How popular is the baby name Seth in the United States right now? How popular was it historically? Find out using the graph below! Plus, see baby names similar to Seth and check out all the blog posts that mention the name Seth.

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Popularity of the Baby Name Seth

Number of Babies Named Seth

Born in the U.S. Since 1880

Posts that Mention the Name Seth

Baby Names Inspired by the Solar Eclipse

baby names, solar eclipse

On August 21, the United States will see its first coast-to-coast solar eclipse since 1918. If you’re planning to have — or conceive! — a baby around the time of the eclipse, you might be interested in a name that marks the event (but that isn’t as audacious as Eclipse itself). So what are your options?

Names with “celestial” associations

A solar eclipse involves the alignment of three celestial bodies — the sun (a star), the moon, and the Earth — in the sky. You could use a name that is associated in some way with one of these elements, such as…

“Sun” names Helios, Elio, Sunny, Sol, Solange, Soleil, Solaris, Ravi, Samson, Surya, Sunniva, Haruko, Hinata
“Star” names Star, Stella, Estelle, Starla, Astra, Seren, Tara, Citlali, Hoshi
“Moon” names Luna, Moon, Selene, Selena, Chandra, Qamar, Dawa
“Earth” names Eartha, Gaia, Tierra, Tlaloc, Avani
“Sky” names Sky, Skyla, Skylar, Lani, Miku, Akash, Alya, Ciel, Sora

Names with “dark” associations

The main event, from an Earthling’s perspective, is the darkening of the sun thanks to the moon getting in the way and casting its shadow over us. You could use a name associated in some way with darkness, such as…

“Shadow” names Shade, Umbra, Shadow, Zillah
“Dark” or “Black” names Melanie, Duff, Dubhan, Ciar, Ciara, Ciaran, Sullivan*, Krishna, Charna, Jett, Raven
“Night” names Nisha, Layla, Nyx, Lilith, Miyako, Rajnish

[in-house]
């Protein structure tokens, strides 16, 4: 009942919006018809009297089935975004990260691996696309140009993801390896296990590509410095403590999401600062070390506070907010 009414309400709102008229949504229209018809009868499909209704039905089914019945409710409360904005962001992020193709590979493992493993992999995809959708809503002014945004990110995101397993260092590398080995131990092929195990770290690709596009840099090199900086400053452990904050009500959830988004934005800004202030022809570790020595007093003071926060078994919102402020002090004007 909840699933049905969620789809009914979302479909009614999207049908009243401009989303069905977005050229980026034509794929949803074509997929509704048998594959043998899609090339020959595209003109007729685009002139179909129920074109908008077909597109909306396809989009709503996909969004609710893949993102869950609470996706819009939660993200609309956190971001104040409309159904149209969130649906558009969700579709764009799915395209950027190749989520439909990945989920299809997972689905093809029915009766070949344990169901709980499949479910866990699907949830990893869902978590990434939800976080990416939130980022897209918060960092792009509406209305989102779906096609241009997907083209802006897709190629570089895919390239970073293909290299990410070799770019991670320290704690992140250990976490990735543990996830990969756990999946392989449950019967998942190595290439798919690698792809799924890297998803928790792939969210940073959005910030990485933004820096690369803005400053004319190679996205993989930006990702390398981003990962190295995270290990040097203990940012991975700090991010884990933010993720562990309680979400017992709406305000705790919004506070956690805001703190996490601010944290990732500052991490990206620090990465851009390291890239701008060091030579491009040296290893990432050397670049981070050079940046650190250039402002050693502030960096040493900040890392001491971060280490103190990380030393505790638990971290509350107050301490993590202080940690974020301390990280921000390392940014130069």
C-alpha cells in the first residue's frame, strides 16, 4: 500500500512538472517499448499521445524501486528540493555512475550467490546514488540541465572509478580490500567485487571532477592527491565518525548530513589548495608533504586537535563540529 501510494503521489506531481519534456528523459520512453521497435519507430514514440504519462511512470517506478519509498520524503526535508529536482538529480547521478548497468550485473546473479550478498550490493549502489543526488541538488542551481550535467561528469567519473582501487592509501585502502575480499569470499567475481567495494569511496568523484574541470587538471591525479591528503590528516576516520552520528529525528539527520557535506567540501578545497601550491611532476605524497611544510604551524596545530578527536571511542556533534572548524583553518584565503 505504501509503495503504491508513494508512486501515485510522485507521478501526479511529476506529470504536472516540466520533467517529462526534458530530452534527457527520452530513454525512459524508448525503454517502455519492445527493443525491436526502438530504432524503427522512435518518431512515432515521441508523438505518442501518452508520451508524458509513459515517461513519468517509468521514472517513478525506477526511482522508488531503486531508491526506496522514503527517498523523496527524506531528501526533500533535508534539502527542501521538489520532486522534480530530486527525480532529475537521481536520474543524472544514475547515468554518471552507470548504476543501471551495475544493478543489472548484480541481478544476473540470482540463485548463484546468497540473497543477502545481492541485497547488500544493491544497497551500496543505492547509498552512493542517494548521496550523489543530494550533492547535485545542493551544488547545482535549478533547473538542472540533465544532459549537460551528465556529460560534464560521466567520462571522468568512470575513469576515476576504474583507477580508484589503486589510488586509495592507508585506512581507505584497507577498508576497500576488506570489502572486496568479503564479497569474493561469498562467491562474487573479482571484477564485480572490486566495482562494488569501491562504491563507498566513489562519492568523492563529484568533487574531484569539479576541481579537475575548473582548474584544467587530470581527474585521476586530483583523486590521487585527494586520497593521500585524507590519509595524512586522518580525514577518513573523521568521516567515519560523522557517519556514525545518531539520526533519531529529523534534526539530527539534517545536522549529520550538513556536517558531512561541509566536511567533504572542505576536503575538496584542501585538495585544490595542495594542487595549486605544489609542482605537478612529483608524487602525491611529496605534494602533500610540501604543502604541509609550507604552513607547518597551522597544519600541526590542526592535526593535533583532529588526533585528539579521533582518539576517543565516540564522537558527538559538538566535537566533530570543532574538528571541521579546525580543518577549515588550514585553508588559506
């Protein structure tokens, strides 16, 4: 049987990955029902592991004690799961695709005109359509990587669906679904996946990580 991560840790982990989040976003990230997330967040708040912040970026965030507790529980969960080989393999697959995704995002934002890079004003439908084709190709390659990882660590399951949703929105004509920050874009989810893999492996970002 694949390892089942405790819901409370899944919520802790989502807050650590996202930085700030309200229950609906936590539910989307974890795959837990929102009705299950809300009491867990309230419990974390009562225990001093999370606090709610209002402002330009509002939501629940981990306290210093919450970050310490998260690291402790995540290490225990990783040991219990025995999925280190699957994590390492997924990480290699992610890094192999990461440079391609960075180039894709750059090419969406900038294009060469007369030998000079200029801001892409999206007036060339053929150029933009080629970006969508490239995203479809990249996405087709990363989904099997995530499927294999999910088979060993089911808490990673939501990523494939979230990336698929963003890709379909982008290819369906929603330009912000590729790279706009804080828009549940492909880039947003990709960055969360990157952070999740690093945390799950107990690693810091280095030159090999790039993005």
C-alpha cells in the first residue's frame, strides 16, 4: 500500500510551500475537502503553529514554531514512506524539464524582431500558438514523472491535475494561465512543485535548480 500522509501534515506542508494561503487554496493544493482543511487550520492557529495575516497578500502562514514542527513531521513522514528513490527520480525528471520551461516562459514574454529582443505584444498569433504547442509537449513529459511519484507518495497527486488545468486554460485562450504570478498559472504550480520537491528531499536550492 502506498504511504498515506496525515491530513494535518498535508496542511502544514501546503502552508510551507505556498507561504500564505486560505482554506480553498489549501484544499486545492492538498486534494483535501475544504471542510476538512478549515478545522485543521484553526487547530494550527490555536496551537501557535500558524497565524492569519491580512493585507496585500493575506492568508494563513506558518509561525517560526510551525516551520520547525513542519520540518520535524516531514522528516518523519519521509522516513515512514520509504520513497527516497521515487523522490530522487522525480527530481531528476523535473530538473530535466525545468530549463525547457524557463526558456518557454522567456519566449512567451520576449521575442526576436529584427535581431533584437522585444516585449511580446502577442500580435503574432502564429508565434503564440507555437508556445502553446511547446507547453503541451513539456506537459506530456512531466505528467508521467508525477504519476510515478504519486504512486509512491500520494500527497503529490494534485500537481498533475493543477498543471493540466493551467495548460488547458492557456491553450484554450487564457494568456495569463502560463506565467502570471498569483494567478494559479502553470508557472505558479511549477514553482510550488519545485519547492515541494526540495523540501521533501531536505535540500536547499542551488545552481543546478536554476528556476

*Sullivan essentially means “descendant of the little dark eye” in Irish — weirdly appropriate for a solar eclipse baby name, don’t you think?

Name combos with both “celestial” and “dark” associations

You could combine some of the “celestial” and “dark” names above to get something more specific, like…

  • Layla Soleil: “night” and “sun”
  • Jett Samson: “black” and “sun”
  • Ciaran Sol: “black” and “sun”
  • Melanie Stella: “dark” and “star” (“Dark Star” is also a Grateful Dead song)
  • Luna Zillah: “moon” and “shadow” (“Moon Shadow” is also a Cat Stevens song)

Names (or name combos) featuring the letters “S” and “E”

This is as inconspicuous as it gets. Commemorate the solar eclipse simply by using the letters “S” and “E” in combination. You could choose a single name that starts with “Se-,” like…

Seeta
Sela
Selene (“moon” in Greek)
Selma
Seraphina
Seren (“star” in Welsh)
Serenity
Sean
Sebastian
Sefton
Sergio
Seth
Severino
Seymour

Or, you could use a pair of names that start with “S-” and “E-,” such as…

Sally Esther
Scarlett Eve
Sophia Eloise
Susanna Elizabeth
Samuel Elijah
Shane Everett
Stanley Edward
Sylvester Ellis

Which of the above names (or combos) do you like most? What other solar eclipse-themed ideas would you add to this list?

Sources: When & Where to See the Solar Eclipse of August 21, 2017, Two Minutes Of Darkness With 20,000 Strangers


Five-Name Friday: Boy Name Like Seth, Not Like John

five name friday, boy name, seth, isaac, thomas, leo

Welcome to Five Name Friday! Here’s today’s baby name request:

Our last name is Jones and we’d like a simple, traditional boy name for our son, but not something that’s ever been very common, like John. Names that we like are Seth, Isaac, Thomas, and Leo.

Can you come up with five great baby name suggestions for this person?

Here are the rules:

  • Be independent. Pick your five names before looking at anybody else’s five names.
  • Be sincere. Would you suggest these five names to somebody in real life?
  • Five names only! All names beyond the first five in your comment will be deleted.

Which five baby names are you going to suggest?

[You can also comment on previous Five-Name Friday posts, or send me your own 2-sentence baby name request using the contact form.]

Name Quotes #48 – Tasha, Tiberius, Mi Mi

Time for more name-related quotes!

From a recent E! Online interview with Jordan Peele [vid], who spoke about choosing a baby name:

We definitely want pick a name that has a certain positivity that will counter this barbaric, negative time that we’re in right now.

From the 2008 New York Times obituary of illustrator/author Tasha Tudor:

Starling Burgess, who later legally changed both her names to Tasha Tudor, was born in Boston to well-connected but not wealthy parents. Her mother, Rosamond Tudor, was a portrait painter, and her father, William Starling Burgess, was a yacht and airplane designer who collaborated with Buckminster Fuller. […] She was originally nicknamed Natasha by her father, after Tolstoy’s heroine in “War and Peace.” This was shortened to Tasha. After her parents divorced when she was 9, Ms. Tudor adopted her mother’s last name.